Testing 3rd party packages on end-user's machine during installation
Regardless of the programming language you will probably rely a lot on 3rd party packages (aka. libraries). Many packages have automated tests and many package developers run some sort of Continuous Integration (CI) system to verify that their code works.
They can use a testing matrix to run the tests on a number of different platforms, architectures, and versions of your programming language, but that's still very far from covering all the possibilities.
In addition they usually test their code with the latest version of their dependencies.
You have good chance that the code was never tested on a system like yours.
How can you be confident that the code you just installed works as expected on your computer as well?
Test the 3rd party packages on your system!
In the Perl world there are a number of clients for CPAN, the package management system. The common feature is that by default they run all the automated tests of every dependency as they are installed recursively. Not only that, but if enabled they can also send the results to a central database called CPAN Testers where both the author and other users can see the results and can inspect the failures if necessary.
This system was invaluable before the introduction of the various cloud-based CI services, but even today it provieds a lot of value. It's data is integrated into Meta CPAN, the site where people locate 3rd party Perl packages. One can easily see the ratio of success and failure reports.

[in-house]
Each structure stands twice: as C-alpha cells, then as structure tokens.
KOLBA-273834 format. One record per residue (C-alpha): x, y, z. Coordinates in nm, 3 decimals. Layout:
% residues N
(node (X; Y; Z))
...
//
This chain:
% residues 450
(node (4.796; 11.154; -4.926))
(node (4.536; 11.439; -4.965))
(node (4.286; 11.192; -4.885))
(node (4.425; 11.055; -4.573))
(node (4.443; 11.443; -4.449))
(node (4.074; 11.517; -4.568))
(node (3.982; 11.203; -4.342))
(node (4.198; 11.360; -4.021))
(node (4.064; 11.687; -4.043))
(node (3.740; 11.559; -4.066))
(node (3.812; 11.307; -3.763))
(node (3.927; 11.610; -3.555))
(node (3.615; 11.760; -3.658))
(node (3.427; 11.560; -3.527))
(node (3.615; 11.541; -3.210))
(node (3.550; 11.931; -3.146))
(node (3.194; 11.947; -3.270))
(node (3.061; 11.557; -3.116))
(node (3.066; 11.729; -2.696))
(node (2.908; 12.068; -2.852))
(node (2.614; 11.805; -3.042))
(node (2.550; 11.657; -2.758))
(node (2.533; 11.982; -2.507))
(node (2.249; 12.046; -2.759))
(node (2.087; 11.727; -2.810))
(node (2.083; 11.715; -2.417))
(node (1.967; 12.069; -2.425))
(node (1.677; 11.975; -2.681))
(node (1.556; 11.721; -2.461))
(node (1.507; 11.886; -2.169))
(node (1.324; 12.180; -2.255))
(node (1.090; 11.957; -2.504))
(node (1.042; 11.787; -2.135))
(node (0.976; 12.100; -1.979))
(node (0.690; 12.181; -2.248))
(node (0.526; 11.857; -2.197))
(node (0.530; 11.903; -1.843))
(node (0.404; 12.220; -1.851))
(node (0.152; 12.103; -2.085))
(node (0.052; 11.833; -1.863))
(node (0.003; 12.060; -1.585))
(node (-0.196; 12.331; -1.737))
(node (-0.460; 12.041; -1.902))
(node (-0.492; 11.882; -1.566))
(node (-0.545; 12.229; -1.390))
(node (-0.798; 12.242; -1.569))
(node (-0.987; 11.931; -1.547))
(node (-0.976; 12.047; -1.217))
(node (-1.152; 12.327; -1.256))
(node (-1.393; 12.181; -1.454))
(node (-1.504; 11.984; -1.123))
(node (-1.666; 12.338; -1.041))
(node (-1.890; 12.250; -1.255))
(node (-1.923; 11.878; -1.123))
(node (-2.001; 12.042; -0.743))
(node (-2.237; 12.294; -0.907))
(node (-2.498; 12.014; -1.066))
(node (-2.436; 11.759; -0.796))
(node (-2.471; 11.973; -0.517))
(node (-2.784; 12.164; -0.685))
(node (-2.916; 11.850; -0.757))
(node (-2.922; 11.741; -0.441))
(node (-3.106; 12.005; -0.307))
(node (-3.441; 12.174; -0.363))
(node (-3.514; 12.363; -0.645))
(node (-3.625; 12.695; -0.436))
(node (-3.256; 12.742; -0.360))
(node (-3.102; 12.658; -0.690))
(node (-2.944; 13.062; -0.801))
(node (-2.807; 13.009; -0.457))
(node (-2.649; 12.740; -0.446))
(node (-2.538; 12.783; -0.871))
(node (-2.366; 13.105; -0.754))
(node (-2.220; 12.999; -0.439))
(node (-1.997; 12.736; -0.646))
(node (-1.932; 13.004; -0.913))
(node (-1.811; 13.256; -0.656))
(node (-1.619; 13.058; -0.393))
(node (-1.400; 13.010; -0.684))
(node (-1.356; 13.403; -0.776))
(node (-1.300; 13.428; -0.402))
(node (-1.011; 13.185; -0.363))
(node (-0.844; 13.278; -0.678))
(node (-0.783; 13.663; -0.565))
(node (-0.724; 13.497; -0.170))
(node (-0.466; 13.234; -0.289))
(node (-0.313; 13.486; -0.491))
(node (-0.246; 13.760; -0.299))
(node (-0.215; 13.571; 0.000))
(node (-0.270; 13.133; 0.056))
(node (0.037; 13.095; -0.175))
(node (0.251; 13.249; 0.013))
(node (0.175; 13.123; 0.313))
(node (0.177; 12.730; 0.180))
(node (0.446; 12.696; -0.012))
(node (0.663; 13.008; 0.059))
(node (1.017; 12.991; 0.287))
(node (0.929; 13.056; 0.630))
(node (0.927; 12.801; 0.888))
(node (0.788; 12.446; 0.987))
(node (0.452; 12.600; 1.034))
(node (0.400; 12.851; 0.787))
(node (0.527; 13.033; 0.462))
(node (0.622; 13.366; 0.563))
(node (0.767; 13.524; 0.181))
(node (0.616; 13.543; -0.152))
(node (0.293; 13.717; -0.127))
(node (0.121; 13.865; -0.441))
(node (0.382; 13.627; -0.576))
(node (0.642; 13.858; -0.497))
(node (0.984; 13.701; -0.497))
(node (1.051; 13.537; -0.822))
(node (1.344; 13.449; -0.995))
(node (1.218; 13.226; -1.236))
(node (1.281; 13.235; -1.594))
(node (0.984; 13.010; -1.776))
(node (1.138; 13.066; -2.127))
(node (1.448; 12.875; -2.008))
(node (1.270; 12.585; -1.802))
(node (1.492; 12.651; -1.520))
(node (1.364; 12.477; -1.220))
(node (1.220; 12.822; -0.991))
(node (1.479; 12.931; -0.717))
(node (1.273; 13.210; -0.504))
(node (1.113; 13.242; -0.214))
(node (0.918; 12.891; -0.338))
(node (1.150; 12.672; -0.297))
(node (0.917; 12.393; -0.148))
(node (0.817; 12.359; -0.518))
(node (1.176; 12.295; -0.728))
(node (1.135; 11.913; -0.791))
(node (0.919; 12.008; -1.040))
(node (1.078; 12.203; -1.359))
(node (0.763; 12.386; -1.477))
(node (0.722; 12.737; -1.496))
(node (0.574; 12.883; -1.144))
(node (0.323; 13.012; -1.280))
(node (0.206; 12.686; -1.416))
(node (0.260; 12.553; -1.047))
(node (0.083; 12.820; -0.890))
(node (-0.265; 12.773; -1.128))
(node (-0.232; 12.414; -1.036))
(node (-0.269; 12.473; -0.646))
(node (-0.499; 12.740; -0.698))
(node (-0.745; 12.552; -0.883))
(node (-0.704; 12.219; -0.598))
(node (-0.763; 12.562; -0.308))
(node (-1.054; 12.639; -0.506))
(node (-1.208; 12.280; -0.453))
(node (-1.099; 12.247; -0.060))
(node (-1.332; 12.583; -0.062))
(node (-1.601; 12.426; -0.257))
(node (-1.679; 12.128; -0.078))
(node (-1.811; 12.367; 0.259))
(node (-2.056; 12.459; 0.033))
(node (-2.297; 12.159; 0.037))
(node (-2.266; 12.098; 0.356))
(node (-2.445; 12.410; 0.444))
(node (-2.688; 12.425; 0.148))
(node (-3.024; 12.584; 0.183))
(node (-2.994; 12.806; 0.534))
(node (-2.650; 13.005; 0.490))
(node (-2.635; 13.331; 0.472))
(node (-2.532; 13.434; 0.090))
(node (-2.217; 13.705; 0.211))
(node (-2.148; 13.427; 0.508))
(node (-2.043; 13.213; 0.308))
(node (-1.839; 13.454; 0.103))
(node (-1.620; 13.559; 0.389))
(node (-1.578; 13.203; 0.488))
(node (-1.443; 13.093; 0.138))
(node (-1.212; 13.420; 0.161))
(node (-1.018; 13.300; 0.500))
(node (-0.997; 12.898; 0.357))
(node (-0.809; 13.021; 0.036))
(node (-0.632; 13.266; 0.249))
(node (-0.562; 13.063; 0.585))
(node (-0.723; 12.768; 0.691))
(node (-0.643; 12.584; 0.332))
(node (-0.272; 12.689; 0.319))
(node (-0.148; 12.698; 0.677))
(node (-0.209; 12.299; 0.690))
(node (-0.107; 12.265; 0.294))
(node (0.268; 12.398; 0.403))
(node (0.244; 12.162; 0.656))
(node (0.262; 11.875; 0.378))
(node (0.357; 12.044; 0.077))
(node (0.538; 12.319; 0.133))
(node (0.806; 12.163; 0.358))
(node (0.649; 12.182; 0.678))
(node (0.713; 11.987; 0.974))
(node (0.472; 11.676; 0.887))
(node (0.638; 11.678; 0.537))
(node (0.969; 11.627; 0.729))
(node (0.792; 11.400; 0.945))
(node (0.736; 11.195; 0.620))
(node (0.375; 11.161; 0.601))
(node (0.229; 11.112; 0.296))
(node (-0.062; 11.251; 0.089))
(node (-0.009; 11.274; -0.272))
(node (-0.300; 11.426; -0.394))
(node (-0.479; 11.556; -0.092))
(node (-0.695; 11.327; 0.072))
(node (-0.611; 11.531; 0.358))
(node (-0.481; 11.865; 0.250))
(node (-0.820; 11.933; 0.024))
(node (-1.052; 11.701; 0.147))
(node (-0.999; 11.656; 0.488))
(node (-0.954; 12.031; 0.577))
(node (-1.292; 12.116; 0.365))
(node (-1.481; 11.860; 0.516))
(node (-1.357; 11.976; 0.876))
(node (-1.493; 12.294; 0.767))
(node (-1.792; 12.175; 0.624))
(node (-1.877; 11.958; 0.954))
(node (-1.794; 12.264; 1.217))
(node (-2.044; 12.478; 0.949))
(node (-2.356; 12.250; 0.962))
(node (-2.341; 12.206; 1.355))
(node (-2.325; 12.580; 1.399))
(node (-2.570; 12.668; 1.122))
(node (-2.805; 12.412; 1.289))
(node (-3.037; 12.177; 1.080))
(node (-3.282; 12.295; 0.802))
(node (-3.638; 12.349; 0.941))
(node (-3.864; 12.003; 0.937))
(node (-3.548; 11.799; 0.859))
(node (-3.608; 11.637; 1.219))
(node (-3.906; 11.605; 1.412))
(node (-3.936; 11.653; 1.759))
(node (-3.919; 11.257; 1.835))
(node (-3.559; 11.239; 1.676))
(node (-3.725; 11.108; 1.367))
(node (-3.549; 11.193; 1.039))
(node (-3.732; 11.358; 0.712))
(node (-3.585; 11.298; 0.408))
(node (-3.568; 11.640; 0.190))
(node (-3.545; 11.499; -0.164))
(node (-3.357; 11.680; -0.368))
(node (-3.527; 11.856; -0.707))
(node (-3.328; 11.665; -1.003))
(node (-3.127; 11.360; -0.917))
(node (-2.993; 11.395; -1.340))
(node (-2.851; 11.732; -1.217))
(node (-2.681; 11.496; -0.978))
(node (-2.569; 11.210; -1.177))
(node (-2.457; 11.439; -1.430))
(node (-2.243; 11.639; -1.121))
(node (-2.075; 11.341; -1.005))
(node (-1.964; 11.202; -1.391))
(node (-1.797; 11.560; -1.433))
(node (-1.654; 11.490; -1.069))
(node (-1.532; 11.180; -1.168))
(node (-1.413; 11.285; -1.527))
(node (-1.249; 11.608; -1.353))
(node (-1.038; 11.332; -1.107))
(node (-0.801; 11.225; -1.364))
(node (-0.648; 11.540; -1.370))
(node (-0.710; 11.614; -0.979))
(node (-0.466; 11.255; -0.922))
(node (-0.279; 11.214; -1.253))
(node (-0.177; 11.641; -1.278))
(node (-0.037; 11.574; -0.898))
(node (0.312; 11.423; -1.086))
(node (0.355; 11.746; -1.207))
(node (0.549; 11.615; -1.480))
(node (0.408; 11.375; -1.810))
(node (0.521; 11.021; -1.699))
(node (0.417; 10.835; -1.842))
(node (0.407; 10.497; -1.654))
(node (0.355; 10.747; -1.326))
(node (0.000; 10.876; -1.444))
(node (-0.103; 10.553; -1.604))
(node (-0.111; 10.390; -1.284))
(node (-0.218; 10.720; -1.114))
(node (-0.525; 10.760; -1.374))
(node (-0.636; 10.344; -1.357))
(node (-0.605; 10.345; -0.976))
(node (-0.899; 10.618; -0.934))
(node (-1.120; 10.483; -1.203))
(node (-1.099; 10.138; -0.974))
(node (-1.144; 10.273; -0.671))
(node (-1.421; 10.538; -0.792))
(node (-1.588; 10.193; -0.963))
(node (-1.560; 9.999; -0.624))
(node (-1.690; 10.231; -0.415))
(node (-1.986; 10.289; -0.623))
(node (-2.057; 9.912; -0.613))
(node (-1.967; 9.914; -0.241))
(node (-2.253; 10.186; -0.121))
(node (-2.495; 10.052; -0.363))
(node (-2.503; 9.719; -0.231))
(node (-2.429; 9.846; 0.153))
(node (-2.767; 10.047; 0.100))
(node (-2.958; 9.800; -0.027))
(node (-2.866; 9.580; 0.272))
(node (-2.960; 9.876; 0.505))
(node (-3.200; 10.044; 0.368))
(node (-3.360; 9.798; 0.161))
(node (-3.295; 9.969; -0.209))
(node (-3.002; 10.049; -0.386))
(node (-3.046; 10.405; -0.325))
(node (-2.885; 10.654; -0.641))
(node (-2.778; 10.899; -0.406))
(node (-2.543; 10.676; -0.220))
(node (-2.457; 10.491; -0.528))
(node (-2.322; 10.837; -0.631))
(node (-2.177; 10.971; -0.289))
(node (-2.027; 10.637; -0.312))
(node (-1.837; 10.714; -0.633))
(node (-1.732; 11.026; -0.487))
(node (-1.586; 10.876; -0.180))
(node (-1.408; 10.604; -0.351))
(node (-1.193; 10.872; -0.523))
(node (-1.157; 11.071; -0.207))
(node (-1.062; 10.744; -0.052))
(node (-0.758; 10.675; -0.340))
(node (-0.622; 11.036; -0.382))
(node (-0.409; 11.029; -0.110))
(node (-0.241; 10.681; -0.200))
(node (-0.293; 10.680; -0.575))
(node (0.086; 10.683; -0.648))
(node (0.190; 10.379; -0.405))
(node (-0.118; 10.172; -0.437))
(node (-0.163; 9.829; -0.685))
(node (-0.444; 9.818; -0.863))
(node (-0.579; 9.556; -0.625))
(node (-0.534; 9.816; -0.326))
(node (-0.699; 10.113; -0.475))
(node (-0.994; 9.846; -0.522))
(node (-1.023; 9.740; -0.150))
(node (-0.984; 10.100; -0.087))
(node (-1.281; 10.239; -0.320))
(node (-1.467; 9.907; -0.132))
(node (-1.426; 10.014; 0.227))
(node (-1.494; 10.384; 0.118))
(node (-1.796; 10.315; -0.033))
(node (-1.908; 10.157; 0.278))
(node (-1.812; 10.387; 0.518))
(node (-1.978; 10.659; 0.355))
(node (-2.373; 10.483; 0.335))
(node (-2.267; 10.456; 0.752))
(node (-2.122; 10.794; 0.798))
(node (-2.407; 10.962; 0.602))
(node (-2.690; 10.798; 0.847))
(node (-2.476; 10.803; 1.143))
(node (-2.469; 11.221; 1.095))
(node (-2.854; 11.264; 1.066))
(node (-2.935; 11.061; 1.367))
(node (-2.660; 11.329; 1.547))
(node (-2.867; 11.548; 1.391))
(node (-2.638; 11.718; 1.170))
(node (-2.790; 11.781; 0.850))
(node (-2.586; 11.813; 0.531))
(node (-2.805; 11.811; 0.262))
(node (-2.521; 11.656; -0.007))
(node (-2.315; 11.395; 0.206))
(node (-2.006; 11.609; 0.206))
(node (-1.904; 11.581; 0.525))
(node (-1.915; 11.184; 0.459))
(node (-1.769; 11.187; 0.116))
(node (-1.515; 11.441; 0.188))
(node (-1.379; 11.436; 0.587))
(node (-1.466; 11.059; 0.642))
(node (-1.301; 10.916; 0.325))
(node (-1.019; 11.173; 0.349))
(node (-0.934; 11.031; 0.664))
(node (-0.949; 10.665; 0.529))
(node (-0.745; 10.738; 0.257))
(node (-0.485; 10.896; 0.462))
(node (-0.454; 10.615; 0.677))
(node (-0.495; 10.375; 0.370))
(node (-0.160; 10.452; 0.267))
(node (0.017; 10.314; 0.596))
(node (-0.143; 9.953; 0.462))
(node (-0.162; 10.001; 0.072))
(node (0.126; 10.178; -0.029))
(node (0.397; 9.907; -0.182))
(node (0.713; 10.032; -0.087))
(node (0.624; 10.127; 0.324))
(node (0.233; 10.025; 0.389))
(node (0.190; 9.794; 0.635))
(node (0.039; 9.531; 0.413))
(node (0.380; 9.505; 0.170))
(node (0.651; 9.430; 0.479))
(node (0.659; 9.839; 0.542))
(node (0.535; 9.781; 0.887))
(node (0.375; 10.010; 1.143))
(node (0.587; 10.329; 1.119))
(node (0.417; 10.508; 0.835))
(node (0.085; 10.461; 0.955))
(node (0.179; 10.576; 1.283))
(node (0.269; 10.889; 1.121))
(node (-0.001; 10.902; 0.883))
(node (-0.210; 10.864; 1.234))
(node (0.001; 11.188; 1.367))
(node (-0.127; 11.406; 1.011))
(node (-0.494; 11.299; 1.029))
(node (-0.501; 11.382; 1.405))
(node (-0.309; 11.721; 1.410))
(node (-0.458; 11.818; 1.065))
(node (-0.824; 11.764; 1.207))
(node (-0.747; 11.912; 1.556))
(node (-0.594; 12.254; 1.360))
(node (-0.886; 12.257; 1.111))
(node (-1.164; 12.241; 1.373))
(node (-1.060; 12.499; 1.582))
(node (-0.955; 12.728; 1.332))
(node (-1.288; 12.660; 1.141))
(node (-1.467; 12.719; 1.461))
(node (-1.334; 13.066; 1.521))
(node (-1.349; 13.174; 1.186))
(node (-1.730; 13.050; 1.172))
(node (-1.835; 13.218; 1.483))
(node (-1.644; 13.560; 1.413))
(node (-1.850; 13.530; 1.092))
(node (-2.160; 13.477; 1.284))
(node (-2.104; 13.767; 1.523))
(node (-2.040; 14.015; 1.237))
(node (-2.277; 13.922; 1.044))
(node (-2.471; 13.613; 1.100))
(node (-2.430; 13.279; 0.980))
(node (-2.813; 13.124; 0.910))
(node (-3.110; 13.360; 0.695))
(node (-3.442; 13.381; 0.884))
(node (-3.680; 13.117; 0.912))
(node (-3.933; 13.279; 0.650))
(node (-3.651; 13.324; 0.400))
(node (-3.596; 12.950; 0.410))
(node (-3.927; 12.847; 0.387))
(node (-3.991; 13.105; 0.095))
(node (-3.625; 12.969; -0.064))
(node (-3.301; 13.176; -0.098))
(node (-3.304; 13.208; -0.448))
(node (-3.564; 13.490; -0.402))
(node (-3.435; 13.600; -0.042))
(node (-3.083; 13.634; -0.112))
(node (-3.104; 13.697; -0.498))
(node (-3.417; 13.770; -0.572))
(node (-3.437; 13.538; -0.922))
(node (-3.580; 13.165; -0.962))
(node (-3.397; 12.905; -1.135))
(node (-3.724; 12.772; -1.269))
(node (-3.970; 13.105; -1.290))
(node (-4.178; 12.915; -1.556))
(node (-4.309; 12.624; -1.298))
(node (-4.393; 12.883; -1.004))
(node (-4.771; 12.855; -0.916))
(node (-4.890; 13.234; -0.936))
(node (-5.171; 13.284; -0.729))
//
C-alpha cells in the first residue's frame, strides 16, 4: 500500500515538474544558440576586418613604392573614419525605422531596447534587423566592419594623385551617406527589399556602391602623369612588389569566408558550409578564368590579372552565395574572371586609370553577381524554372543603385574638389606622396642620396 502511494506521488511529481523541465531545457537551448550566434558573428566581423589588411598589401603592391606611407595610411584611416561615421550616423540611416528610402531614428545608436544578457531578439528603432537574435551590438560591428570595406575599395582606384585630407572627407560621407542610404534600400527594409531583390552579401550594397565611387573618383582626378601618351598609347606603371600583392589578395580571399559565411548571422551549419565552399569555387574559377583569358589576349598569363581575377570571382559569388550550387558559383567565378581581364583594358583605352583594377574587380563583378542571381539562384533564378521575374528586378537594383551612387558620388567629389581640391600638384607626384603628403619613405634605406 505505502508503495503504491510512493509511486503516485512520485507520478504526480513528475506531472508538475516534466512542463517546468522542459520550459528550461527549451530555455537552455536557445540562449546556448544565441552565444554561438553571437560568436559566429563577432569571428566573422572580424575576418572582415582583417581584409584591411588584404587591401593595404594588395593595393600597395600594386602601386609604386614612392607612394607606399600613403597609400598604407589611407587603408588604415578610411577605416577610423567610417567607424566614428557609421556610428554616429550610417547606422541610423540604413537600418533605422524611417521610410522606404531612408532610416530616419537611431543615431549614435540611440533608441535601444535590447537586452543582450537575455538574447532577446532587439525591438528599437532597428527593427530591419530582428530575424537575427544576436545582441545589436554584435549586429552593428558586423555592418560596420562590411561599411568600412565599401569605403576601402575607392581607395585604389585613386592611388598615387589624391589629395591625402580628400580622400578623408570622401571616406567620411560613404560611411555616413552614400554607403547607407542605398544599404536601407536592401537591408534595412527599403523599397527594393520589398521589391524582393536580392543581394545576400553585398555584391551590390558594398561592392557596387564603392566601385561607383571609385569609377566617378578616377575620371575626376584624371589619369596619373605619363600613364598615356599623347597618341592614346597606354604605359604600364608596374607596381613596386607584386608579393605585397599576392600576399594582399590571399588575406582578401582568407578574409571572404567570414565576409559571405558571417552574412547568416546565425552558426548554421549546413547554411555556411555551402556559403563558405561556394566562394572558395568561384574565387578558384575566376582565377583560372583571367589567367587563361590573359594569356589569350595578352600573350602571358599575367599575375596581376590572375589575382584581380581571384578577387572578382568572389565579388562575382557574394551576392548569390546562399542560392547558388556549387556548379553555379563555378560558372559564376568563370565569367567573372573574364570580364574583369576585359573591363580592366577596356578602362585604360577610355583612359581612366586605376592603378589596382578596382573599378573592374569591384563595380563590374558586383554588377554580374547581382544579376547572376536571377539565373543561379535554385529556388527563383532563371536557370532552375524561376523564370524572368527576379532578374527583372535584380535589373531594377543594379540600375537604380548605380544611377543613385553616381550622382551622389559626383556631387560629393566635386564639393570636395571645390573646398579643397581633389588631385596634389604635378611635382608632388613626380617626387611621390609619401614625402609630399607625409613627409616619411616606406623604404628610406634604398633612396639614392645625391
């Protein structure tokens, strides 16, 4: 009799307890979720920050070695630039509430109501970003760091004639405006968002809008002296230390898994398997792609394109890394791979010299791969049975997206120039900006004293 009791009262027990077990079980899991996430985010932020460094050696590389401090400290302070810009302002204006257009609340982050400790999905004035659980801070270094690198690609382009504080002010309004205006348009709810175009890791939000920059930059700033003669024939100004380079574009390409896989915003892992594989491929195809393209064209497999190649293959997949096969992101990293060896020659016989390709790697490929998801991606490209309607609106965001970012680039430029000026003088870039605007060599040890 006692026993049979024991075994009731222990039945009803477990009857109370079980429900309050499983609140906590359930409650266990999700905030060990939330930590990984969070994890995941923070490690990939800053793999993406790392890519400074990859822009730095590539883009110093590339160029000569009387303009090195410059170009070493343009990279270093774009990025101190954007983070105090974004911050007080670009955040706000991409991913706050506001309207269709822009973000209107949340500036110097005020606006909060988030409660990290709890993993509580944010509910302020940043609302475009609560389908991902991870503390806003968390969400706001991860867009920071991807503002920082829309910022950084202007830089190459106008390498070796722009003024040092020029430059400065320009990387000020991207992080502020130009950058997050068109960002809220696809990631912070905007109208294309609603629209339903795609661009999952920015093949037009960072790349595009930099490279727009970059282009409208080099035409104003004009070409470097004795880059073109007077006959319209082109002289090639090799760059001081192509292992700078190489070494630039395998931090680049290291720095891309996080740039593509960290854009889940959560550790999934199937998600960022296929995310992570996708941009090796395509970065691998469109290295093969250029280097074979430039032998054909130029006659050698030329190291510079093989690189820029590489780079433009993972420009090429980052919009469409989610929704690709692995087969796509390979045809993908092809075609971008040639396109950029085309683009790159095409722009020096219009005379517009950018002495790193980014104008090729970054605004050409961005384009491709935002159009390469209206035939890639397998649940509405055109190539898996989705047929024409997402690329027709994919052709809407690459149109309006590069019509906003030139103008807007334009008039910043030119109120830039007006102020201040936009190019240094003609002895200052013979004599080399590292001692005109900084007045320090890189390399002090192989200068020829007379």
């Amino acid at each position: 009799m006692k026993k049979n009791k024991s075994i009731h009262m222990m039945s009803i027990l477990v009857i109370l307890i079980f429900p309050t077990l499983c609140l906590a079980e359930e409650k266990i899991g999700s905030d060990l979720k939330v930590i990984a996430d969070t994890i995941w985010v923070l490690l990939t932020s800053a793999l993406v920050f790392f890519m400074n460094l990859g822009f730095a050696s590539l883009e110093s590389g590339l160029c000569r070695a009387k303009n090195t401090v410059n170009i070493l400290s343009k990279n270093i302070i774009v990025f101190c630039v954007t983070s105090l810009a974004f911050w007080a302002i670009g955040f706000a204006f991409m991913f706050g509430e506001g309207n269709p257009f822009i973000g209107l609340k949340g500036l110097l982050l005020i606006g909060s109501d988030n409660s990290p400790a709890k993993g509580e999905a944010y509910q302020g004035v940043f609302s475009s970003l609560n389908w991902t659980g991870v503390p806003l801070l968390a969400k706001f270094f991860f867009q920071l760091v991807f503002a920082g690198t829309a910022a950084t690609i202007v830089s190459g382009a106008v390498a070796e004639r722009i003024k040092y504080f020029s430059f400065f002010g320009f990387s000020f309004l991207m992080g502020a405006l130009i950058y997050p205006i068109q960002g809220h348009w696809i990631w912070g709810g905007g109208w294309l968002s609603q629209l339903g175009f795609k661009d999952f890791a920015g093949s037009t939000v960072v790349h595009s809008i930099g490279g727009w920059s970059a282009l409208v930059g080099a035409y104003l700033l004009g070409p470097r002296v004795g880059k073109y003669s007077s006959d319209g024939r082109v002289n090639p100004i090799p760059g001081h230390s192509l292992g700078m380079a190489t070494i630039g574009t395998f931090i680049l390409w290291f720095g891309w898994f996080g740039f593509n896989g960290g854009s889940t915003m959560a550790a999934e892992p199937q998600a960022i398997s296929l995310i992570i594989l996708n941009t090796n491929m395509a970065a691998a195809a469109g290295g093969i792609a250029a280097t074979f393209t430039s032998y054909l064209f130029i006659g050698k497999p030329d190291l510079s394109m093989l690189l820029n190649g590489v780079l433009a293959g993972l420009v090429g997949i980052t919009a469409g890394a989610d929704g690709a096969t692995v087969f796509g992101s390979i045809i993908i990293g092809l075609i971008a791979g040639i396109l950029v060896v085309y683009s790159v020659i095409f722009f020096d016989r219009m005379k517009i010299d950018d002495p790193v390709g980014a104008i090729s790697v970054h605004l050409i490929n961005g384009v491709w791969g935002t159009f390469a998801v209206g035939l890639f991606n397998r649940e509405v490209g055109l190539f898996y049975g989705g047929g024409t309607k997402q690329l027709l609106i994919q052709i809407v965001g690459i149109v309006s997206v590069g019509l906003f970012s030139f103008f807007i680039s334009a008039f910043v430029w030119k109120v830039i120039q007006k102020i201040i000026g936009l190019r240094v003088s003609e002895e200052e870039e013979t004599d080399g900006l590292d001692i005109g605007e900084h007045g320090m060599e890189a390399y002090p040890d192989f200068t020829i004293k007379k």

If the current version of the package does not work on your system you can easily locate a version of the package that had passing reports and you can switch to that version while waiting for a bug-fix to arrive.
I think this is an awesome feature of the Perl ecosystem that I wish other languages have also adopted.
The main drawback of the system is running the tests for all the dependencies can take a lot of time. I mean 10s of minutes. The cpan clients allow you to opt-out and install the dependencies without running the tests.
Another issue with this system is the question what happens if a test of a package fails. On one hand it is a good thing as it probably revealed a situation in which the package does not work properly. If this happens to experienced developers they will probably know how to report the bug. If this happens to someone who is less experienced or who is new to the language this might freak them out.
A special case of this is when the failure is due to something incorrect in the tests themselves.
Design / Wish-list
I think if I could design this myself I would probably make the default not to test. So beginners have a smoother experience. I would also make it easy to configure the tool to run the tests during the installation.
I would make it possible that the client run the tests selectively only on some of the packages. For example only the tests of the immediate dependencies, or only the tests of the package the user deem to be very important.
I would also make it easy to run the tests on the already installed packages.
I would definitely have a central database of the reports and let people opt-in to send the reports there.
Published on 2021-06-26